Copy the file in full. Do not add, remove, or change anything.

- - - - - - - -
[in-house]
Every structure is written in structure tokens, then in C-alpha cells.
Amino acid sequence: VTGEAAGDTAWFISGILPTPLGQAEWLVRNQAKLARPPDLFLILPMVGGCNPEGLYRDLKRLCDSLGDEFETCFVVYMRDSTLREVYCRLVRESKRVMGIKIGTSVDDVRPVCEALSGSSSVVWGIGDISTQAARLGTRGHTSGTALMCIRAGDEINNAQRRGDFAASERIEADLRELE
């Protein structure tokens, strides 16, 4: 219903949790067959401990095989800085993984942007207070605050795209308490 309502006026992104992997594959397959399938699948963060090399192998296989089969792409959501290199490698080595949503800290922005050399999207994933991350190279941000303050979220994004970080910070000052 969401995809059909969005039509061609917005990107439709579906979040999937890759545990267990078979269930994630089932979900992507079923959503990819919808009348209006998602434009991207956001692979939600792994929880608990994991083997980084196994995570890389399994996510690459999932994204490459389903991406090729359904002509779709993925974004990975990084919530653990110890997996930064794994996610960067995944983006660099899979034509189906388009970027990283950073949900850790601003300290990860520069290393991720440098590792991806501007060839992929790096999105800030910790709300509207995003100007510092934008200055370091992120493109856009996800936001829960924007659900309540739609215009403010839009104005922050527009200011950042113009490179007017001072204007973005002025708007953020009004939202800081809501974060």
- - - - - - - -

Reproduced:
[in-house]
Every structure is written in structure tokens, then in C-alpha cells.
Amino acid sequence: VTGEAAGDTAWFISGILPTPLGQAEWLVRNQAKLARPPDLFLILPMVGGCNPEGLYRDLKRLCDSLGDEFETCFVVYMRDSTLREVYCRLVRESKRVMGIKIGTSVDDVRPVCEALSGSSSVVWGIGDISTQAARLGTRGHTSGTALMCIRAGDEINNAQRRGDFAASERIEADLRELE
């Protein structure tokens, strides 16, 4: 219903949790067959401990095989800085993984942007207070605050795209308490 309502006026992104992997594959397959399938699948963060090399192998296989089969792409959501290199490698080595949503800290922005050399999207994933991350190279941000303050979220994004970080910070000052 969401995809059909969005039509061609917005990107439709579906979040999937890759545990267990078979269930994630089932979900992507079923959503990819919808009348209006998602434009991207956001692979939600792994929880608990994991083997980084196994995570890389399994996510690459999932994204490459389903991406090729359904002509779709993925974004990975990084919530653990110890997996930064794994996610960067995944983006660099899979034509189906388009970027990283950073949900850790601003300290990860520069290393991720440098590792991806501007060839992929790096999105800030910790709300509207995003100007510092934008200055370091992120493109856009996800936001829960924007659900309540739609215009403010839009104005922050527009200011950042113009490179007017001072204007973005002025708007953020009004939202800081809501974060």